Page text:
FHA alternatives to buying a home?
My fiance and I have decided last year to start saving up for a home. A few months ago we started saving slowly and trying to see if we should pay off credit card debt with money we have saved up so far. I am studying for real estate as well and I am a bit up to date with FHA regulations and does not seem to work for us.
We would like to save at least 10-15% downpayment but really don't want to go FHA route for reasons that you pay that for life of loan, and you cant rent it out if you decide to later on especially because its a lot of money to by time your done paying off. How can we purchase a home with 10-15% and avoid FHA?
How does it work if we were to get a second small loan to combine that with our downpayment to have the full 20% down?
- BobLv 66 years agoBest Answer
FHA is not the only alternative when you have less than 20% to put down on a home. If you have at least a 660 credit score and at least 3% of your own funds to put down, conventional financing costs less than FHA financing every time. If you have 15% down, PMI on a $100,000 conventional loan can cost as little as $23.33 per month as compared to an FHA costing $108.33. Conventional PMI stops when your balance falls below 78% of appraised value(or sooner) while FHA continues for the life of the loan.
It is much harder to find lenders that can do "piggy back" loans than it used to be, but if you can find one who will make sure you compare the terms to a single loan with PMI. With 15% down the PMI payments continue for only about 57months, while the piggy back loan payments can last much longer. Often you may have a lower initial payment with the second loan while paying more in the long run.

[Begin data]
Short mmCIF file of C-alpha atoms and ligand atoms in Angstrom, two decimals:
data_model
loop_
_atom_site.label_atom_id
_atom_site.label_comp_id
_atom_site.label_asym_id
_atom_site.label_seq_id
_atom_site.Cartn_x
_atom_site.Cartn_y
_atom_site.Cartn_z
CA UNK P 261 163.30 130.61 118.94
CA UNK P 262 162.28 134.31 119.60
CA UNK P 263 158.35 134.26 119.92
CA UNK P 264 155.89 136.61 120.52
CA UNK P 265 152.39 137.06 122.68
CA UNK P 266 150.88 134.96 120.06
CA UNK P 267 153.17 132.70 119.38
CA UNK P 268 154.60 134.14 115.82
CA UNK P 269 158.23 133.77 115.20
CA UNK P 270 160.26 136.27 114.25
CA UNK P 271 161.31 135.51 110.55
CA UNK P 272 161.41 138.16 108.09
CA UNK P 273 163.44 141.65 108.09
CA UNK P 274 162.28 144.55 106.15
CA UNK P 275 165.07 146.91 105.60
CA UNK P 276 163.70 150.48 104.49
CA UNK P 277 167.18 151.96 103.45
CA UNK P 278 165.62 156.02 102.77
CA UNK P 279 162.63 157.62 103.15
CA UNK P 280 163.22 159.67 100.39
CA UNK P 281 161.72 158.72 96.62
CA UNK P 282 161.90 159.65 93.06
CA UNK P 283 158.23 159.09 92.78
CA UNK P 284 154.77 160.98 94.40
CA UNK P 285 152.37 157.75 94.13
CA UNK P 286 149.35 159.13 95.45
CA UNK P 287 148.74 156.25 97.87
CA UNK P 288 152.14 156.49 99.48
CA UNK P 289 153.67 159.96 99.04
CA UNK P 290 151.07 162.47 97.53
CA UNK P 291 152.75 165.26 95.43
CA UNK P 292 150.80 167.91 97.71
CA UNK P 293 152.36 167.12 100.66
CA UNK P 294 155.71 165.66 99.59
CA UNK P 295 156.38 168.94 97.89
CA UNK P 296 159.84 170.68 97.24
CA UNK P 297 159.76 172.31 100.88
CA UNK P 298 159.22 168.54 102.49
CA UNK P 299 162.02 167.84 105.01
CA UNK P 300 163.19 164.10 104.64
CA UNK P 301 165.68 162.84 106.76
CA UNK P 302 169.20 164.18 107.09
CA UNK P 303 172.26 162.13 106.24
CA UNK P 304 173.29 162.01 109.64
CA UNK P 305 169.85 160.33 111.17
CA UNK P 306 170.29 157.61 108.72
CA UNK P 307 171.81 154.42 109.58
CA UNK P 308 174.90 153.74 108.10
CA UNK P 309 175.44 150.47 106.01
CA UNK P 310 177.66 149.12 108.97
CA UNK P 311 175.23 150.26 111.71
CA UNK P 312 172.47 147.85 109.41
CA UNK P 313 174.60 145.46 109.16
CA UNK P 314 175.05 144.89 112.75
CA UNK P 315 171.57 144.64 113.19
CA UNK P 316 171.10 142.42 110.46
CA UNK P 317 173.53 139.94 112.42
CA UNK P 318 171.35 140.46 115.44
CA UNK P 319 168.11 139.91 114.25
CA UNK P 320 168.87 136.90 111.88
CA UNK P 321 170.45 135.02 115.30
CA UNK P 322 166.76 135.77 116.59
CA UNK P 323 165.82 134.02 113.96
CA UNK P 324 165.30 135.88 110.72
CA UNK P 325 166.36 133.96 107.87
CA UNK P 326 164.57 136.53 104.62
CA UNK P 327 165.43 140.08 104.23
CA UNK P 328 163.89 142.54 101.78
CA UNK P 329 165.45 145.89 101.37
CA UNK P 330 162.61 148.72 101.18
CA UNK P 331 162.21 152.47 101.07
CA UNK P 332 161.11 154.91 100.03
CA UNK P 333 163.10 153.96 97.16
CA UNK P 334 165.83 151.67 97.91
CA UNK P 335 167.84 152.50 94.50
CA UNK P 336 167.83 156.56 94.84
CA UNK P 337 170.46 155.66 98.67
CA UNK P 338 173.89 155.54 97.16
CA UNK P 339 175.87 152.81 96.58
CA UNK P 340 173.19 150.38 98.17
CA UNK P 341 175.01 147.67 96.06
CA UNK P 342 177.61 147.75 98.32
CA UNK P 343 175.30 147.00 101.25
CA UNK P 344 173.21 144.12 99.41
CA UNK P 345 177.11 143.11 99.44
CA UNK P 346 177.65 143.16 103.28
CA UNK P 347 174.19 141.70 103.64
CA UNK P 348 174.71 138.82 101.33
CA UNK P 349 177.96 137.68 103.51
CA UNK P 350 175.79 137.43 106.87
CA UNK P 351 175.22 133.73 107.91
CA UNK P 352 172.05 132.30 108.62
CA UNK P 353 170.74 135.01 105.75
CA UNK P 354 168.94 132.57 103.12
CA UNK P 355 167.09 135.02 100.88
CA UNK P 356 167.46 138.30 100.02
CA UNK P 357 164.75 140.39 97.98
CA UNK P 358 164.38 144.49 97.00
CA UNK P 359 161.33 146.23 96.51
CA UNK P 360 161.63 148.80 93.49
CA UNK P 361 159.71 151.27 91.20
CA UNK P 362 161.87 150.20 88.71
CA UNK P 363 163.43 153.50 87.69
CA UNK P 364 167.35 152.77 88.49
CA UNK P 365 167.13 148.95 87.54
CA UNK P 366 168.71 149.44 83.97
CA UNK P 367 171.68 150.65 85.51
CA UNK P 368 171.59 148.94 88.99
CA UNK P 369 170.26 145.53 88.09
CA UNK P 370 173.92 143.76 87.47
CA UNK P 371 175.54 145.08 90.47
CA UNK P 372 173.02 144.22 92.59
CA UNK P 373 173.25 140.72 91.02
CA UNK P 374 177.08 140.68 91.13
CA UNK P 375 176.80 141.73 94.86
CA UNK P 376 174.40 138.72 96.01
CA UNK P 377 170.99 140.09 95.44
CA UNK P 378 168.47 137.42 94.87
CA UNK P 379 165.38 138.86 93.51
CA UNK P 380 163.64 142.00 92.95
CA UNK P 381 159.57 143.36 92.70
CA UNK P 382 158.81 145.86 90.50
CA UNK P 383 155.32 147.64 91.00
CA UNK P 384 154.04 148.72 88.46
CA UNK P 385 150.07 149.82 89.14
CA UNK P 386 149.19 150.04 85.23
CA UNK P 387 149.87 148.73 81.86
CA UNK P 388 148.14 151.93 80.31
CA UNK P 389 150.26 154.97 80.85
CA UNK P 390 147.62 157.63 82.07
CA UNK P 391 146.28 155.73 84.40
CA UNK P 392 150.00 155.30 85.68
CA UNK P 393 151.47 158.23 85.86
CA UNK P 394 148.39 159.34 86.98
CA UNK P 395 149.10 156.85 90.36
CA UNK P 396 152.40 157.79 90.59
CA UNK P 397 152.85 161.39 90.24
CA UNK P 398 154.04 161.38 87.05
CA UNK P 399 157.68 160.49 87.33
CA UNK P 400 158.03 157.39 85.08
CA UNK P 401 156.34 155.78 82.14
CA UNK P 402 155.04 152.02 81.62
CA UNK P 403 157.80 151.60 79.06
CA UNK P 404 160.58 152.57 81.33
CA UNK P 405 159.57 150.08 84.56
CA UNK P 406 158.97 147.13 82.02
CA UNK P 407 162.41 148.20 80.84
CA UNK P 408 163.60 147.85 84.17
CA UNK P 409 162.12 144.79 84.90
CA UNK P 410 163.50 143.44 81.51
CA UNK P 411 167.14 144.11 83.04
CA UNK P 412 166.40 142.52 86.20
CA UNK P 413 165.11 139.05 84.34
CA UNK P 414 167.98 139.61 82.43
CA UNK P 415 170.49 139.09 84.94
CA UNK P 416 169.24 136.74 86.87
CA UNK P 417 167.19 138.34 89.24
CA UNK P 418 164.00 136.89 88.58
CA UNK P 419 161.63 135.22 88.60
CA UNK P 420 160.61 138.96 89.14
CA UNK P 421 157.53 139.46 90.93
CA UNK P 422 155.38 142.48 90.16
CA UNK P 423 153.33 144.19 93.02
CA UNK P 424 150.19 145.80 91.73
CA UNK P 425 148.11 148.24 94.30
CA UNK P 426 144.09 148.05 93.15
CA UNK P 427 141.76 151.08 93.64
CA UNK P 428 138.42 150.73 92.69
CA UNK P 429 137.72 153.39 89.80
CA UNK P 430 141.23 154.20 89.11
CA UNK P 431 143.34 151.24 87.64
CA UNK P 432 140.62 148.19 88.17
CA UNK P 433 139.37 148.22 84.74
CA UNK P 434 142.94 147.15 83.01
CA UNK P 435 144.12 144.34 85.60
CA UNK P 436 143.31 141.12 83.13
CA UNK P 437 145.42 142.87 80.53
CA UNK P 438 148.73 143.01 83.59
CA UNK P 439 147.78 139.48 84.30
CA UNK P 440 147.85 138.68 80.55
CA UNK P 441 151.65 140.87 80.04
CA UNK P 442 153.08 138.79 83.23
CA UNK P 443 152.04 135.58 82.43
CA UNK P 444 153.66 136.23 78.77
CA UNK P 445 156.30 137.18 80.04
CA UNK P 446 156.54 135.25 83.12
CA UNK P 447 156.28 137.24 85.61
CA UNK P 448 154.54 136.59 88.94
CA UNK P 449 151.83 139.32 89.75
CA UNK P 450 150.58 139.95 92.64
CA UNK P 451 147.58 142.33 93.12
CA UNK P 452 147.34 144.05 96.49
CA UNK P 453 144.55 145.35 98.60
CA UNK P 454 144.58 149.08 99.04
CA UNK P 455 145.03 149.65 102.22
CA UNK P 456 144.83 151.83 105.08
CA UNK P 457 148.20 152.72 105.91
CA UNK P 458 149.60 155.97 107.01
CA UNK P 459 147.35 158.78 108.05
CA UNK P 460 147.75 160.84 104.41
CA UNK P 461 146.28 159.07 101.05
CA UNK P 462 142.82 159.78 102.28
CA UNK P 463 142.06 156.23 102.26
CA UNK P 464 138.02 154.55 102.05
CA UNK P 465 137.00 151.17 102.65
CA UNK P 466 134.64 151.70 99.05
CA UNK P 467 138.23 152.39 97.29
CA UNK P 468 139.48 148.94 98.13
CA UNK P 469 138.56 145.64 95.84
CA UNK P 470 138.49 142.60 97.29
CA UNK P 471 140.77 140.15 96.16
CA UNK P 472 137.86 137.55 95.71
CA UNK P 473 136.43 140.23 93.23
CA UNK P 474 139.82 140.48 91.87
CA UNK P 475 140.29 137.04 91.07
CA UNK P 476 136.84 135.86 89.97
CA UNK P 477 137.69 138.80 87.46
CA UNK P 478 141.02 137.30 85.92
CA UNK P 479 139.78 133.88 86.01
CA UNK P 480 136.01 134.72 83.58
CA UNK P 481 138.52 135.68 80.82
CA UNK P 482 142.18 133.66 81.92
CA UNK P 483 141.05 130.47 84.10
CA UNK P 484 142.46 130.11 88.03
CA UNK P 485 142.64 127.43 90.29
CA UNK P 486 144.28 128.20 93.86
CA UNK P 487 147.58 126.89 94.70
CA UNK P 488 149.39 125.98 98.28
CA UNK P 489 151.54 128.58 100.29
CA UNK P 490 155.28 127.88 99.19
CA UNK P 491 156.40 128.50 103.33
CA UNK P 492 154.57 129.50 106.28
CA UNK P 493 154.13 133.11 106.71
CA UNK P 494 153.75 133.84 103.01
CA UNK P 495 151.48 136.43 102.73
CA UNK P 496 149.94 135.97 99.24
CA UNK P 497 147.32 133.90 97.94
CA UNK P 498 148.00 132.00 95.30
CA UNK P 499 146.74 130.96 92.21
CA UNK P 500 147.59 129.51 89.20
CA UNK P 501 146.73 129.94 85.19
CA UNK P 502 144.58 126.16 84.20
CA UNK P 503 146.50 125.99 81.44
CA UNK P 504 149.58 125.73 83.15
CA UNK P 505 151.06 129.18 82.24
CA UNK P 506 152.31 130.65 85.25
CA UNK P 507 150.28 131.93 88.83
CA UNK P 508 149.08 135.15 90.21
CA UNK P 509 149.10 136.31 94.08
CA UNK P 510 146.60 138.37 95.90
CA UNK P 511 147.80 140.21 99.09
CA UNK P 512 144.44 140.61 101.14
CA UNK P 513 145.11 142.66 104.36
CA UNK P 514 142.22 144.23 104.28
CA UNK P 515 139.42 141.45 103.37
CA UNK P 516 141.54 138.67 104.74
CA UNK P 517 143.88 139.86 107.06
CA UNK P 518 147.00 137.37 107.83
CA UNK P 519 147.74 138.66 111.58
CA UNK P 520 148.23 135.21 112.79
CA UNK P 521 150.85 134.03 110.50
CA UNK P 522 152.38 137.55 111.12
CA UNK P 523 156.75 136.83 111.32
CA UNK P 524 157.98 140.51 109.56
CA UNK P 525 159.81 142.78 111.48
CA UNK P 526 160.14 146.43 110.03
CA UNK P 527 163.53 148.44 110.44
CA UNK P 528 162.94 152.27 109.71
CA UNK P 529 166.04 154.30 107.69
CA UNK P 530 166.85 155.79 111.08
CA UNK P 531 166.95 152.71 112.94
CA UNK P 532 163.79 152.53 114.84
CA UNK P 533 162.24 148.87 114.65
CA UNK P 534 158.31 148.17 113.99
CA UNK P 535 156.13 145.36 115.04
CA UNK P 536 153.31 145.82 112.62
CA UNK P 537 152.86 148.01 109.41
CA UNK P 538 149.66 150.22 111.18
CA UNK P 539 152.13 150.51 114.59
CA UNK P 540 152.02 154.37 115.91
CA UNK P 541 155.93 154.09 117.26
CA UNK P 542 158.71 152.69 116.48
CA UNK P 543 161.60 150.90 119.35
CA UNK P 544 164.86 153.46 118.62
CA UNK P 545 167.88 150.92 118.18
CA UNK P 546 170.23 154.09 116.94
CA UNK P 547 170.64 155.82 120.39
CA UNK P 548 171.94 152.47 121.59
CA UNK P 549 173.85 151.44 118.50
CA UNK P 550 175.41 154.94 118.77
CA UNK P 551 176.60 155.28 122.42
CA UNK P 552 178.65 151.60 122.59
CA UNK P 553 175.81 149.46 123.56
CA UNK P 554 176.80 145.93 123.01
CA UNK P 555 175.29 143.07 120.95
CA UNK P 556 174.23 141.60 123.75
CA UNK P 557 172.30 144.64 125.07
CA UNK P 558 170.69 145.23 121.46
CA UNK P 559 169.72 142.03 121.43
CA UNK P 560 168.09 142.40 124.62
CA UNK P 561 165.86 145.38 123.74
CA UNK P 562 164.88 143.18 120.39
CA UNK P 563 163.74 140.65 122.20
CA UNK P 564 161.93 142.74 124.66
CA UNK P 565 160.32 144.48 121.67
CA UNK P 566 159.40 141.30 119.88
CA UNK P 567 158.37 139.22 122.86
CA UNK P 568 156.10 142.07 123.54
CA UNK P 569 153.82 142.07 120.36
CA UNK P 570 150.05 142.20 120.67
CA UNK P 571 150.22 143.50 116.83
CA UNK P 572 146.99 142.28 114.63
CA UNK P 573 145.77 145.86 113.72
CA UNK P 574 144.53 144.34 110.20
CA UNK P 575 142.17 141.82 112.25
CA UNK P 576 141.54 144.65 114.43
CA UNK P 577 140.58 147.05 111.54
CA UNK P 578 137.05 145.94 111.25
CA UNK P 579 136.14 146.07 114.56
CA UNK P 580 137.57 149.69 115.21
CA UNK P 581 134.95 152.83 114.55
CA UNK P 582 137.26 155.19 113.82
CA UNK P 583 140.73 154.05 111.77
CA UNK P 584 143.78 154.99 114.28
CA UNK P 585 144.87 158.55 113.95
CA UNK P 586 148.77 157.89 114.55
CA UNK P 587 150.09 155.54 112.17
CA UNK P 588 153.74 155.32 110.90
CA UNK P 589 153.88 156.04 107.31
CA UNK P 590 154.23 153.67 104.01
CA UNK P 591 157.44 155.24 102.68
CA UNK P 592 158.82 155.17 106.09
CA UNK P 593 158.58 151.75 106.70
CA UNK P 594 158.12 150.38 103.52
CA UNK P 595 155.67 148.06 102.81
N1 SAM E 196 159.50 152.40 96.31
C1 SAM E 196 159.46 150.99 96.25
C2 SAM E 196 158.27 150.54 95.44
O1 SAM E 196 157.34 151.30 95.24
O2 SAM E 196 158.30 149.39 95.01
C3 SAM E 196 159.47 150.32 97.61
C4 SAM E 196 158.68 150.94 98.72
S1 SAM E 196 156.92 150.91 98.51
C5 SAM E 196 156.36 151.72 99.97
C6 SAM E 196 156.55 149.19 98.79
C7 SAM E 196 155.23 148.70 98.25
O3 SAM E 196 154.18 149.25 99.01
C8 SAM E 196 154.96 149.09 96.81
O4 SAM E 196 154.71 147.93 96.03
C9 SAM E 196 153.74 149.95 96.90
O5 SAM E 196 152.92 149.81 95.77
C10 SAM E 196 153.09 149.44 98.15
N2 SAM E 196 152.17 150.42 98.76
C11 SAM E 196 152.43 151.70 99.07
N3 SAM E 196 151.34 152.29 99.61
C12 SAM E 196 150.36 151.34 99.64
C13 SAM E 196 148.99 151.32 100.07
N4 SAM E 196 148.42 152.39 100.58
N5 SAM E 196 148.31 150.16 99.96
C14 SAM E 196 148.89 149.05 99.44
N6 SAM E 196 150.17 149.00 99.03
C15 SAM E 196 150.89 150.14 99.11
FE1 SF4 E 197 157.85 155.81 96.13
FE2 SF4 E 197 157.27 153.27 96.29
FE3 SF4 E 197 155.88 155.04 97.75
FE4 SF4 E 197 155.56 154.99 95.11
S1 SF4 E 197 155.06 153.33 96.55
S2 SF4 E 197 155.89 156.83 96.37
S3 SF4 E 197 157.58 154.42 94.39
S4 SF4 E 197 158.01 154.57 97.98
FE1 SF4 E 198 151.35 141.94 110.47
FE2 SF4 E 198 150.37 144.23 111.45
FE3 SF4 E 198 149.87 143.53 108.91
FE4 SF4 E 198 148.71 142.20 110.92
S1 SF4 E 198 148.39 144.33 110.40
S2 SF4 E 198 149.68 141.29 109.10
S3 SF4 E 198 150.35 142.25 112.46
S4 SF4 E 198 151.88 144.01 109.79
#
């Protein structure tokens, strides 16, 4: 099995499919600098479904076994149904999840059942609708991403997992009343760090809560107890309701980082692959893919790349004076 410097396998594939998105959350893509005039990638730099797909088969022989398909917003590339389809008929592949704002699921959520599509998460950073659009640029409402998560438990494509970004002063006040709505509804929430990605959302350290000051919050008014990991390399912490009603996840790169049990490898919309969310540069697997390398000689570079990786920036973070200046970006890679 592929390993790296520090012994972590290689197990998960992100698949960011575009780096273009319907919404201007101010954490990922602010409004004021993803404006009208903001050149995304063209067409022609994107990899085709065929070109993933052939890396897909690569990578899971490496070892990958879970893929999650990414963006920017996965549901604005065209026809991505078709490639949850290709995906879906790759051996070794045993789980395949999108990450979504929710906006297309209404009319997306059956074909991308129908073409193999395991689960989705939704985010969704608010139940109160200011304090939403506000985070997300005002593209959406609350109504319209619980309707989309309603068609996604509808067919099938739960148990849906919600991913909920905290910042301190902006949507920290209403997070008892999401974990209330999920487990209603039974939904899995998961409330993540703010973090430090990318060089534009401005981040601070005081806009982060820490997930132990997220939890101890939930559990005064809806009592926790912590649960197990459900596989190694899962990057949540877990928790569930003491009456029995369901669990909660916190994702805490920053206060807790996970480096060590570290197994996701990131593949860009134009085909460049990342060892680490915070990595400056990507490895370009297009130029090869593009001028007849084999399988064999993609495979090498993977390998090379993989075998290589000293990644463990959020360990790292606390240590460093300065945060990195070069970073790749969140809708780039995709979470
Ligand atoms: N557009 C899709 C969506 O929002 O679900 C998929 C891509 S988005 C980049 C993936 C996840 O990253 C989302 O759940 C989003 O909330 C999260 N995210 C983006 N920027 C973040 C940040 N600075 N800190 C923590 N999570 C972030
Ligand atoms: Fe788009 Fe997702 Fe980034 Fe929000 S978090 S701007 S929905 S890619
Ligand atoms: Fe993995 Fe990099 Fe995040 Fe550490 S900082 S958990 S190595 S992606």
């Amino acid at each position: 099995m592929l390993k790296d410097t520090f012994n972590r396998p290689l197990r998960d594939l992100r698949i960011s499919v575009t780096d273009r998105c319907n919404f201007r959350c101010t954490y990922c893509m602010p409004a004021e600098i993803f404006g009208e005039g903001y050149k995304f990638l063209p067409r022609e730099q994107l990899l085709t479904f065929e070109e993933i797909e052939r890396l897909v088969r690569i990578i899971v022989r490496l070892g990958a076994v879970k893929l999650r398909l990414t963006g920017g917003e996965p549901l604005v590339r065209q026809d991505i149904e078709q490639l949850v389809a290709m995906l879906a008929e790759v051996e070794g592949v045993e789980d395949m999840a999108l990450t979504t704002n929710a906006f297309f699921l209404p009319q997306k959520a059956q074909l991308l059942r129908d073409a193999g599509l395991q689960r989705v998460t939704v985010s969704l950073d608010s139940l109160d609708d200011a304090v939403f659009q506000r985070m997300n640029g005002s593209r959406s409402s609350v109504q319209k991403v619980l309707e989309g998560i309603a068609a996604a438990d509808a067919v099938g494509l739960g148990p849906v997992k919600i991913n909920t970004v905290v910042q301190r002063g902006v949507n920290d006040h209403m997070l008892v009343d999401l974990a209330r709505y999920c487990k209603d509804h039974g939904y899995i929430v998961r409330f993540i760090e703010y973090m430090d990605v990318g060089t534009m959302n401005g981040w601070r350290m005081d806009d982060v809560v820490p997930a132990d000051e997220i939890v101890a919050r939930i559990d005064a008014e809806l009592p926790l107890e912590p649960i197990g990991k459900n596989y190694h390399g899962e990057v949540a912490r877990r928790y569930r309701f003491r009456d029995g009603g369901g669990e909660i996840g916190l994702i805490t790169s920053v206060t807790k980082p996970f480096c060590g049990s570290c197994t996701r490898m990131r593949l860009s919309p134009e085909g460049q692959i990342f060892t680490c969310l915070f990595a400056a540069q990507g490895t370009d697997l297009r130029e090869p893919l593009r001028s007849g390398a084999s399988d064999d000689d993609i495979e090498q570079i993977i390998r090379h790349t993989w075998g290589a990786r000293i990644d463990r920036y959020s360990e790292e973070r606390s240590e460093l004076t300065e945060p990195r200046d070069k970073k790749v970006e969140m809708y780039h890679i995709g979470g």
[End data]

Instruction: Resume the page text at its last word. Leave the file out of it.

FHA does not bar you from renting your home for the life of the loan. The standard FHA mortgage in Ohio says you must reside in the home for at least one year unless it will cause an "undue financial burden."Source(s): Licensed Loan Officer in Ohio
- Glenn SLv 76 years ago
Who told you can never rent out a property financed by FHA.....that is simply not true. If you live in the property as your primary residence for over 12 months you can then rent it out. The biggest disadvantage of an FHA loan is that you now have to pay mortgage insurance (MMI) for the life of the loan. You might consider and USDA loan that requires no money down but they make these loans on properties in rural areas.